One of the biggest challenges for pickleball beginners is keeping the ball low when hitting to the opposing side in order to avoid volleys or smashes from more experienced players.
But why is keeping the ball low important?
Well — giving your opponent a high ball means you are putting yourself at risk of being on the receiving end of a strong offensive play.
Handling such offensive plays is hard for most players, and almost impossible for most beginners. To improve your game, it is vital that you learn how to keep the ball low in pickleball do limit the possibility of a strong, fast hit coming back at you.
Keep in mind, a great way to drill this kind of shot is to use a pickleball machine to give you repeated practice and improve your muscle memory.
Looking to improve your game?
Check out this excellent pickleball video training course from High Performance Pickleball Academy. (Affiliate link) They break down the game into 8 key skills and instruct you on how to master them.
Furthermore, learning how to keep the ball low will help you develop as a player. If you have played a game or two, you will know that keeping the ball low is more challenging than it sounds. It will take a while to learn to do it, but it will help you learn faster and improve your game.
So let’s get to the tips…
Check Your Grip Pressure
Tightening your grip on the paddle is one of the major problems faced by pickleball beginners. This is not surprising since they are generally inexperienced and not as relaxed as you should be.
This problem contributes significantly to high balls as it results in more aggressive plays. Playing aggressively reduces your control of the ball, and this can always lead to high balls or hitting the ball into the net. At times, the ball goes over the line because of your tight grip. To return the ball low, keep your grip on the paddle loose.
You may have issues keeping your grip loose during lengthy rallies. As your body grows tenser, your grip on your paddle will invariably become tighter. You can make a conscious effort to relax your grip since you know it will affect your control and the trajectory of your shots.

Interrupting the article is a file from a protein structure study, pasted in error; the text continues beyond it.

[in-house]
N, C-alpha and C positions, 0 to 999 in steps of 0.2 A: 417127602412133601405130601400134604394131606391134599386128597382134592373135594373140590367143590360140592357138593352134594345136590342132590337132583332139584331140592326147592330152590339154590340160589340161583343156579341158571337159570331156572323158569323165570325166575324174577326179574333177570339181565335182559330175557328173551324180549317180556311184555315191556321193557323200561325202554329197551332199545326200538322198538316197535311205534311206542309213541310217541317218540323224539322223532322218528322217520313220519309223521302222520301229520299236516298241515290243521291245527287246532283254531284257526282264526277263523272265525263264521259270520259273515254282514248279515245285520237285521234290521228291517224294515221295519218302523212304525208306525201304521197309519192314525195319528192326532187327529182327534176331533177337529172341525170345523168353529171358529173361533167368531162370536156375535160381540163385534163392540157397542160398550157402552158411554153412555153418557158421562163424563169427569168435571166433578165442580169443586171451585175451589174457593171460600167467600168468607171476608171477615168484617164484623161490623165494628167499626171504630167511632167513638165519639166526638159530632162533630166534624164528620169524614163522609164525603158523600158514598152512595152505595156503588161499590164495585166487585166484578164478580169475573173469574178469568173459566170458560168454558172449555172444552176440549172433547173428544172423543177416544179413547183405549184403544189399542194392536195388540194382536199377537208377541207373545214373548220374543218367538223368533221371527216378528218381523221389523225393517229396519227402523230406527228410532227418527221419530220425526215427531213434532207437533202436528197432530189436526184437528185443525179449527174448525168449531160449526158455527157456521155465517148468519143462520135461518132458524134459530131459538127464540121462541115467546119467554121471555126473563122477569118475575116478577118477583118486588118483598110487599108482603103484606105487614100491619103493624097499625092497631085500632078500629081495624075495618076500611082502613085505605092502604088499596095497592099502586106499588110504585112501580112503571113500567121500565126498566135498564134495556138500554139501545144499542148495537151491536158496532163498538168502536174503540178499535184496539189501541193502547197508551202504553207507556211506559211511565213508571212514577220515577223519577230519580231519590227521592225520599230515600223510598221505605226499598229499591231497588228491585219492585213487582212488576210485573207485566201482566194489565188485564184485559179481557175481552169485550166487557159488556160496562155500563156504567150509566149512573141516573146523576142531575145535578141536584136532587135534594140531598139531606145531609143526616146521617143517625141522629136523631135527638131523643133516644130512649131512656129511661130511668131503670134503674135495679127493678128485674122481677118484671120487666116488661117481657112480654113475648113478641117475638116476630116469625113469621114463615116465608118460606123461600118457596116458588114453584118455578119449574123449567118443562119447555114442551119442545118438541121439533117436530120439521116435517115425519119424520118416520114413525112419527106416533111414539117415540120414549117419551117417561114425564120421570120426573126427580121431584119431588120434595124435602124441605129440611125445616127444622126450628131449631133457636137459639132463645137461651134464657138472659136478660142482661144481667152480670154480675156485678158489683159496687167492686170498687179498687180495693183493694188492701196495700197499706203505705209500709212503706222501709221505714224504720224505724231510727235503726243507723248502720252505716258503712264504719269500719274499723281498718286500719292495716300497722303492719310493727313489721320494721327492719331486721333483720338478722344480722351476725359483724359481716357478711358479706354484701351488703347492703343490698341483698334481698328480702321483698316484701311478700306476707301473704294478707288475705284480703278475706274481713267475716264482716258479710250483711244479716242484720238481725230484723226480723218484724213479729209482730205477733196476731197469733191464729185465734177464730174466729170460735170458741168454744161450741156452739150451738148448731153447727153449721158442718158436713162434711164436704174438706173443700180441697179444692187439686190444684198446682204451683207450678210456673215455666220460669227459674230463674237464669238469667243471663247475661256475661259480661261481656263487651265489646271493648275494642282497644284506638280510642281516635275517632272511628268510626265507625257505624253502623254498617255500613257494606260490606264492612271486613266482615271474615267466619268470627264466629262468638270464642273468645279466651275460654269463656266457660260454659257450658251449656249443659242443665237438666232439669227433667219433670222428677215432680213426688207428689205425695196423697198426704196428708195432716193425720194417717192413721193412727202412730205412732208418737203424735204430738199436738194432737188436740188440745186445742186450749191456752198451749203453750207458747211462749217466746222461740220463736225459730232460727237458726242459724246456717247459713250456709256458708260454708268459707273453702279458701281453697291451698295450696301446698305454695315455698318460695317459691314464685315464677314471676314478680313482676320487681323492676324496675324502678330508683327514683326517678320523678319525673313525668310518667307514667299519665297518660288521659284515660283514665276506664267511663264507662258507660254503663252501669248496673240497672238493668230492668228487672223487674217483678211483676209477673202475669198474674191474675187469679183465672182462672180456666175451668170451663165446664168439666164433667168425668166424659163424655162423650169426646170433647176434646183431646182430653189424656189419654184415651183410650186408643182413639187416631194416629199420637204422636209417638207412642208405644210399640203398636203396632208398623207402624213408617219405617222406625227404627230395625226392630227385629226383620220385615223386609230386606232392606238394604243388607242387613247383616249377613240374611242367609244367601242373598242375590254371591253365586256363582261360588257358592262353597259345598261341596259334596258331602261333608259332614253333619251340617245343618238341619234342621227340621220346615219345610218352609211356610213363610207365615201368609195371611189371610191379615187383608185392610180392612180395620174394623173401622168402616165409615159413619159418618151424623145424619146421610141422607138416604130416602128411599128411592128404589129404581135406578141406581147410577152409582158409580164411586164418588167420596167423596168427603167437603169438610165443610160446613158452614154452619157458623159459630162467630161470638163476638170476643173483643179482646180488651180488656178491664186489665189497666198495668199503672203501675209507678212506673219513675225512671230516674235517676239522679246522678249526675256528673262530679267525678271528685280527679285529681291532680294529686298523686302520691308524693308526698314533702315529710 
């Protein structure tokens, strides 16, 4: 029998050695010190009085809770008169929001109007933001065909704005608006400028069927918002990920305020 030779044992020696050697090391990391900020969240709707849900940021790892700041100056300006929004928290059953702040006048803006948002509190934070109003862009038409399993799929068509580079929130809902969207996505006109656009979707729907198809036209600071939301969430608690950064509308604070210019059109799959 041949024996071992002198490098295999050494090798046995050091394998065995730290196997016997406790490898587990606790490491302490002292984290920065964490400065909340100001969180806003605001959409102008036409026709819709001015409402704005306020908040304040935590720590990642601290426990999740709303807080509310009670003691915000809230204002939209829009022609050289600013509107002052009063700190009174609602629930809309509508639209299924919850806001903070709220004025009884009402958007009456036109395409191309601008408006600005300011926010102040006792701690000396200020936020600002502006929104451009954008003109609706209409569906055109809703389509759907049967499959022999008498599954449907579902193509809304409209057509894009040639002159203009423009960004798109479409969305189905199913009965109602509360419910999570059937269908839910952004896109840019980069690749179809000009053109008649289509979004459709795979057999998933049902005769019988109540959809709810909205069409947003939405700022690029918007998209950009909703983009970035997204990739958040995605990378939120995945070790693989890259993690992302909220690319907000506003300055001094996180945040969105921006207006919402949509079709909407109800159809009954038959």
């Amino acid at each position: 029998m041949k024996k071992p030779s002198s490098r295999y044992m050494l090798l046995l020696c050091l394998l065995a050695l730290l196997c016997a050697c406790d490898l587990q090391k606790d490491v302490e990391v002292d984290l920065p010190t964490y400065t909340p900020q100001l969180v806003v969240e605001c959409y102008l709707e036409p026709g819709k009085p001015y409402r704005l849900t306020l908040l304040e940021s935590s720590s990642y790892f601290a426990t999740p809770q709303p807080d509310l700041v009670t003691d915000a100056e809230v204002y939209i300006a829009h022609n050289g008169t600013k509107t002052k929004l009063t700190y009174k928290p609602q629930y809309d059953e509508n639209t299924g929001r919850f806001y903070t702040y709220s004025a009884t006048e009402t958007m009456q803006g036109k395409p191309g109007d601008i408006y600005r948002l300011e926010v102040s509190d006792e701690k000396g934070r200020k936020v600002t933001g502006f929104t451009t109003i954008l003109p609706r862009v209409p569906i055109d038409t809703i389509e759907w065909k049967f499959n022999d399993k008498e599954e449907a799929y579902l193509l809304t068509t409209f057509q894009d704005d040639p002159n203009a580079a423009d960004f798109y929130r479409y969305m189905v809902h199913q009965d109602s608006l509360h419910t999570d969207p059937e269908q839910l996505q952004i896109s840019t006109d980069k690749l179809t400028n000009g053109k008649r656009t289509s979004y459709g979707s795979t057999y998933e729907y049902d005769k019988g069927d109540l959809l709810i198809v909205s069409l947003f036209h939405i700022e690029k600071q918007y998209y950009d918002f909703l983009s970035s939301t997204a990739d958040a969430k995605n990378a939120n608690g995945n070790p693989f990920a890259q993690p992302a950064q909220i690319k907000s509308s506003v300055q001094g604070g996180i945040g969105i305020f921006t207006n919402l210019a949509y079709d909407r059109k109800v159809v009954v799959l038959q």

Hold your paddle like a fragile item you want to prevent from flying off – don’t hold too tight to destroy it.
Mind the Angle of Your Paddle
This one is a no-brainer: if your paddle is angled up, the ball will go up!
Now, getting the ball over the net normally requires that your paddle be angled up a bit or vertically to keep it low. You can only angle it down when you are hitting overhead or when you have become very confident.
In the early days, hitting at the perfect angle can be difficult. You need to make an effort to ensure that it is not facing up too much through drills and conscious attention to how you are holding the paddle and the angle of your hits.
Make efforts to keep it vertical most often or very slightly angled up. Being cautious of the angle will help you make necessary adjustments with every new shot.
Don’t Get Caught Out By Direct Shots
When you are challenging experienced players, you’ll notice that they’ll always try to play the ball directly at you. If you are not careful, you will get caught out and give your opponents the advantage by playing a high ball. Do what you can to keep the ball low and away from your body.
To keep the ball away, try to position your body well. You need to move the right way. In the heat of the action, it may seem you don’t have the time to step into a better position. A slight step out of the way of the ball will get you into the right spot to dink, volley, or hit the ball and keep it low.